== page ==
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Something Wicked This Way Comes

From the viewpoint of the Koch brothers and the Tea Party, government programs that work are actually the most important ones to cut, because when government works well it actually becomes more popular.
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America is at war. Not with foreign enemies but domestically, with an unholy alliance of the allegedly grassroots Tea Party caucus of the Republican Party and the privileged, entrenched fossil-fuel cartels and other corporate insiders like the Koch brothers.

The Kochs and the Tea Party, of course, would like us to believe that this is a conventional, if epic, struggle between two political directions for the nation at a time of historic stress. They would like us to believe that the policy proposals they advance are designed to deal with the deficit and restore the economy -- they just have different priorities and ideas than their opponents.

But if, as Watergate's "Deep Throat" advised Woodward and Bernstein, we "follow the money," it's clear that the real strategic objective of the far right is an American society ruled domestically by a predatory oligarchy and projected globally as a militaristic empire.

The failure of the basic budget numbers being advocated by the Republican leadership to add up does not mean they never mastered basic arithmetic -- these guys (and gals) can count. They just don't think the media or the public will bother to check their math. Their seeming innumeracy is a smokescreen to disguise their real goal -- a nation in which the economic and political elite maintain their power and privilege globally on the basis of military dominance domestically supported by a "winner take all" economy where it is every man for himself.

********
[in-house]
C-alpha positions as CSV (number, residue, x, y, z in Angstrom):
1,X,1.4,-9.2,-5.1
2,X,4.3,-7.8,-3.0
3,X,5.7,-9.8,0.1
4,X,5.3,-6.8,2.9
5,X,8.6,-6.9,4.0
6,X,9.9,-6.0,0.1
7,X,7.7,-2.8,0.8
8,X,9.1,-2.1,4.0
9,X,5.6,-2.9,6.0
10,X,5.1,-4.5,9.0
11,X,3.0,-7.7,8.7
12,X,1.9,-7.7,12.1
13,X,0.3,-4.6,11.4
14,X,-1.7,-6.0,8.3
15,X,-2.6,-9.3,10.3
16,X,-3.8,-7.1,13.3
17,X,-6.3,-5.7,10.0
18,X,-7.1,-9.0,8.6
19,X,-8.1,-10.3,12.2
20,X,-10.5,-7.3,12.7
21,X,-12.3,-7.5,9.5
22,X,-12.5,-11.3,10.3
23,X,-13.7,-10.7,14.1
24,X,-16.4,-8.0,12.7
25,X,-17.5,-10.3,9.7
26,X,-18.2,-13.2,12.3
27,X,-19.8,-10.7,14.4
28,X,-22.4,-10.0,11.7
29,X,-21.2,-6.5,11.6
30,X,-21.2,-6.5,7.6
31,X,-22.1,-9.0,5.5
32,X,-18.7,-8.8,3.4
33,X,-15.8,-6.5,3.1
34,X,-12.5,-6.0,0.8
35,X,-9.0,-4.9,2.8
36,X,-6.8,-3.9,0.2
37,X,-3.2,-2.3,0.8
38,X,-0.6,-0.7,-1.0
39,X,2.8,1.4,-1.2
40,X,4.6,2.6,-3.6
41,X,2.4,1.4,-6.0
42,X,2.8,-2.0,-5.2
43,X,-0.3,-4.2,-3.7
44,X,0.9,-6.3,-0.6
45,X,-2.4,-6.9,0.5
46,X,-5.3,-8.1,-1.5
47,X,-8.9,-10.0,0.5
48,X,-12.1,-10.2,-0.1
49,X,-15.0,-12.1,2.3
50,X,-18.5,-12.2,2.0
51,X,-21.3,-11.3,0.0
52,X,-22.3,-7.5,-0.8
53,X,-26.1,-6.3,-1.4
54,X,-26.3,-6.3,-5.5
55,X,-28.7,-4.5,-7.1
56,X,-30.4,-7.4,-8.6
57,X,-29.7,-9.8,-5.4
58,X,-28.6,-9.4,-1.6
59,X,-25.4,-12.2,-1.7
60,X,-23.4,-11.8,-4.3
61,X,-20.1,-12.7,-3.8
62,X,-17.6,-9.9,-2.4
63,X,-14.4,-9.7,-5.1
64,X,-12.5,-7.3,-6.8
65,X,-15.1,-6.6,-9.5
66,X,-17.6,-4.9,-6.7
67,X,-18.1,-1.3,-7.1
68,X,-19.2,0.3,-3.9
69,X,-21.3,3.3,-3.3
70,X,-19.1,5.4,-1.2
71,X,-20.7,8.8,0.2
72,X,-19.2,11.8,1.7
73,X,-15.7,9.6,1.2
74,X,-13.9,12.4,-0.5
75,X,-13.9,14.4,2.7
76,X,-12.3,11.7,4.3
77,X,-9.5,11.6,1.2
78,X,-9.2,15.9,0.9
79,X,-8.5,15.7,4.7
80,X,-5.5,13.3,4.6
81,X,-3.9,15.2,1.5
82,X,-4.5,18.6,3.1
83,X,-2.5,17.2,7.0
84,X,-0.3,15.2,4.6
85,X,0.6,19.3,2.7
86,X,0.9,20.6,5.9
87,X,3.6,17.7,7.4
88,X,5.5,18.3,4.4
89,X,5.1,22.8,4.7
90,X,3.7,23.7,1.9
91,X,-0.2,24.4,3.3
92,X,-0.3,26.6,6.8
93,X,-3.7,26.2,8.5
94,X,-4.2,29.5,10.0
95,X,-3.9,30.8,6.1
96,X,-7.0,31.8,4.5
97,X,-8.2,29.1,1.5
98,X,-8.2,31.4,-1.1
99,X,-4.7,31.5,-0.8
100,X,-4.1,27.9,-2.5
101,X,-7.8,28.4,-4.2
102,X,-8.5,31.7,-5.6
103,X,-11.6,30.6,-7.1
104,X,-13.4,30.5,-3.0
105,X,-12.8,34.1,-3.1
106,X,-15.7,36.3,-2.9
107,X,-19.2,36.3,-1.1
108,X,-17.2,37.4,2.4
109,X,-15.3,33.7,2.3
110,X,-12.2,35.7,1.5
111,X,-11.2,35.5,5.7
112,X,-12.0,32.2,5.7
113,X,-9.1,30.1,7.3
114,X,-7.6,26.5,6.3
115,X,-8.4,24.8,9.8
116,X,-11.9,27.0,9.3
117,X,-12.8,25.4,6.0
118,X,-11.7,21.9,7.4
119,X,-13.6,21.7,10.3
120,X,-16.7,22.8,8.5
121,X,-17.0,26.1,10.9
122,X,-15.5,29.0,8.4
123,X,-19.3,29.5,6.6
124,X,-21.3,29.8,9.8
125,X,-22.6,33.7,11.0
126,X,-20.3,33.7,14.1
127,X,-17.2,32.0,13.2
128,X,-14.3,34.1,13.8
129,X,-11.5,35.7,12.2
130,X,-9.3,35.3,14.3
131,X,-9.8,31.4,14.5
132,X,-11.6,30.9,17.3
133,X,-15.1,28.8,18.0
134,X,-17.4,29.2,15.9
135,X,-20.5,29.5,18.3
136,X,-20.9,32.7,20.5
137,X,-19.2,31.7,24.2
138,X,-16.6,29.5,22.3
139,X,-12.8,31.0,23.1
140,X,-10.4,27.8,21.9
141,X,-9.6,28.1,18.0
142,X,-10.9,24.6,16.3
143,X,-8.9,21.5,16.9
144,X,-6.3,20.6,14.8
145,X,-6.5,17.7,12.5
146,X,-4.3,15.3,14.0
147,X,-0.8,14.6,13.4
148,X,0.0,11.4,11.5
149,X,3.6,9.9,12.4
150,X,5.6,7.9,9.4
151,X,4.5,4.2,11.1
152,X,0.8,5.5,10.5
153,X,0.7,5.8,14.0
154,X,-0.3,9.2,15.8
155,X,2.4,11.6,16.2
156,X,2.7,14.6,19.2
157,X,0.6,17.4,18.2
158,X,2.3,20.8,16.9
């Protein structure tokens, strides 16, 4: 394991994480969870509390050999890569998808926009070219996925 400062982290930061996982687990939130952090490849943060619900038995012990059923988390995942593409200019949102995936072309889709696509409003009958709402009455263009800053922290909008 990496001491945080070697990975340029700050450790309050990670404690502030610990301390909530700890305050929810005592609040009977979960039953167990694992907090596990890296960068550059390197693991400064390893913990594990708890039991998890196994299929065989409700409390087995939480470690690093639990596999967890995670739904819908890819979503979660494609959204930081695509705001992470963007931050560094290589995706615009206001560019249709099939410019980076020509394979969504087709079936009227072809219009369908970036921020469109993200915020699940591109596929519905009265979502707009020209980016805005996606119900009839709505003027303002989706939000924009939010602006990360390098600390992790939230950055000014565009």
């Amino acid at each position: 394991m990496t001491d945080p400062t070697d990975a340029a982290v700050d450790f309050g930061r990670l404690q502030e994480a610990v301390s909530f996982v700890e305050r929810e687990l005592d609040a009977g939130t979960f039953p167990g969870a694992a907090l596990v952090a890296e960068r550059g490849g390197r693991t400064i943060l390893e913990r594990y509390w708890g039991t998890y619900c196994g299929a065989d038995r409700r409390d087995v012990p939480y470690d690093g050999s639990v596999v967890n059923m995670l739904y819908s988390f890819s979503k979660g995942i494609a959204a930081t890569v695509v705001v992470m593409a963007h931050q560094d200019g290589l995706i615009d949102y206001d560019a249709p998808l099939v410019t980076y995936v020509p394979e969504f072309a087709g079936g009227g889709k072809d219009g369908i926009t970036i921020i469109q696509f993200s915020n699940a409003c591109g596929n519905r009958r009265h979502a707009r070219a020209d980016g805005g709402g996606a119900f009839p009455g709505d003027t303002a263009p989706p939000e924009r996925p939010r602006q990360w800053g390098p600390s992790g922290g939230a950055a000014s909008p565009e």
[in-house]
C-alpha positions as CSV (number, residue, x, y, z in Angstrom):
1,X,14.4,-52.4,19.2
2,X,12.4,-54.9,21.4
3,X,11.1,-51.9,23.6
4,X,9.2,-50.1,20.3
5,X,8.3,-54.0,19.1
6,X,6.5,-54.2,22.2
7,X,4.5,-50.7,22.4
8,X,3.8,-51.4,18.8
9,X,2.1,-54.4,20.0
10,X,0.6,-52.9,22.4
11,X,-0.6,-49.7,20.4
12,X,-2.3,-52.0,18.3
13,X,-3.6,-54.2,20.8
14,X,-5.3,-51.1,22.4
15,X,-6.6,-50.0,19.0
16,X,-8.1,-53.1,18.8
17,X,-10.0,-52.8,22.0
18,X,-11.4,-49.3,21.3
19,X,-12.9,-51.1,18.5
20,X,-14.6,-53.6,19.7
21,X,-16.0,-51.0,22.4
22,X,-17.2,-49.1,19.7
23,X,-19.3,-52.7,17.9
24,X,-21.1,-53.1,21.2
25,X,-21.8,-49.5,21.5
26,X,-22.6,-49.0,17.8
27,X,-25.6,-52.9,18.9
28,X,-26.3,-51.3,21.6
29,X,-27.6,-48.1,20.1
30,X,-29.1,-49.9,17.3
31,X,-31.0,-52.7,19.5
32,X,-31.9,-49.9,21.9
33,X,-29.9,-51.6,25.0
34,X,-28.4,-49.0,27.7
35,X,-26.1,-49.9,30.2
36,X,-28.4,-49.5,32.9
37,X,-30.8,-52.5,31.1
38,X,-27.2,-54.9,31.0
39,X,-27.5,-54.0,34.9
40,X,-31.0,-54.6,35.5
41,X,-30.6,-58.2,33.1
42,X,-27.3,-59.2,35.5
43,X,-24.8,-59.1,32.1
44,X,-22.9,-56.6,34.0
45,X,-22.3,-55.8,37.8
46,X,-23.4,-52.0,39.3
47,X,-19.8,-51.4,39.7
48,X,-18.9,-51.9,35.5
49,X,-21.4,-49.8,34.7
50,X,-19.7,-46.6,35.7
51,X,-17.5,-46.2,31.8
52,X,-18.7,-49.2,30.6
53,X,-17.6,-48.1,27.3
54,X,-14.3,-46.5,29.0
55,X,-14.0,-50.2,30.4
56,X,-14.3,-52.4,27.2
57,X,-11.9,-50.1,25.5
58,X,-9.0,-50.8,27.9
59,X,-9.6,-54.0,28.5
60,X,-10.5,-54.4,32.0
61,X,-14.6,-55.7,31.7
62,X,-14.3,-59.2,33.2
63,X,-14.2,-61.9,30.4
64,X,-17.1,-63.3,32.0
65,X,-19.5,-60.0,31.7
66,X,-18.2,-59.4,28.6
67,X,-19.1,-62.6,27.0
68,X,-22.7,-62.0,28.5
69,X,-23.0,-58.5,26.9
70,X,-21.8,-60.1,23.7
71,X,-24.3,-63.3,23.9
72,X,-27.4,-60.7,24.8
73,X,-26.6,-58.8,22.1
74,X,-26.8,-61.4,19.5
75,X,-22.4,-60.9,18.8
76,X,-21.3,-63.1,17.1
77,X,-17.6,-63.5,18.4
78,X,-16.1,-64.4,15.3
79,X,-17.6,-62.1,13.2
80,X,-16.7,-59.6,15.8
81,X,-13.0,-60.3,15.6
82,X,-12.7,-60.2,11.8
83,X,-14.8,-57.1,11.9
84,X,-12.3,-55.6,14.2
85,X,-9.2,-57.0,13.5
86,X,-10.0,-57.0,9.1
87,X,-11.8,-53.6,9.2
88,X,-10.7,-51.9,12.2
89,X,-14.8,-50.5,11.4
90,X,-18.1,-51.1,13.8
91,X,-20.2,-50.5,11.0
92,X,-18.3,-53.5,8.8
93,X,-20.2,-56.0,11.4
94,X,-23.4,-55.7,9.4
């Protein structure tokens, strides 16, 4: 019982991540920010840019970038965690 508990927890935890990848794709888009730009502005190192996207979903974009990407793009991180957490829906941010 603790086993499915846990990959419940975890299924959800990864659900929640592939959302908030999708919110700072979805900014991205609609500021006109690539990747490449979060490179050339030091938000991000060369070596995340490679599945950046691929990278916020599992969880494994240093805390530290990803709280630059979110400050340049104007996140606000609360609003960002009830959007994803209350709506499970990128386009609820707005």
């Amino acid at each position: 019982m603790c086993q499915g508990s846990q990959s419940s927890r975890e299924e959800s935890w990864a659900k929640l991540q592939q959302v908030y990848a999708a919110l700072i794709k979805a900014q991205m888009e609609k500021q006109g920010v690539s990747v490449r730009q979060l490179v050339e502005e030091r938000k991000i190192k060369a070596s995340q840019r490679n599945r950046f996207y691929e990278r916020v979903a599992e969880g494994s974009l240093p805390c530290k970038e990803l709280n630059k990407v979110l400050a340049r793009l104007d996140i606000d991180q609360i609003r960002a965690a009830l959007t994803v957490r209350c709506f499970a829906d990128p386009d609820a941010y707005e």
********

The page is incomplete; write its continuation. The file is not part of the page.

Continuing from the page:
In their vision of America, it doesn't matter if most Americans fall gradually behind, if the average worker lacks the education to compete with high-end competitors around the world, or if the our infrastructure is inadequate to attract manufacturing investment. High rates of death and disease from pollution are just further examples of Donald Rumsfeld's cynical dictum that "stuff happens." Increasing instability -- whether of the climate or national security -- simply reinforces the need for autocratic control from the top. America becomes more like Mubarak's Egypt and less like Merkel's Germany. (It's intriguing that these reactionaries always talk about how America must not become like Europe -- they never seem to worry that we might become like Latin America or Africa, which is where we are actually headed.)

The big picture -- Republican budget numbers that don't add up -- has been documented by everyone from the Obama administration to Paul Krugman and the Center for American Progress. But a few samples from the environmental front of this war quickly reveal how little the proposed budget cuts have to do with money -- and how much they have to do with right-wing power.

So far, no one has whole-heartedly endorsed Newt Gingrich's latest salvo -- a proposal to simply abolish the Environmental Protection Agency. But dozens of new Republican members in the House have come up with the "death by a thousand cuts" version of Newt's proposal to abolish public health, clean air and water, and environmental standards -- and take the U.S. back a century. Read Sierra Club Executive Director Michael Brune's letter to House members for more gory details, including cutting the EPA's budget by 30 percent.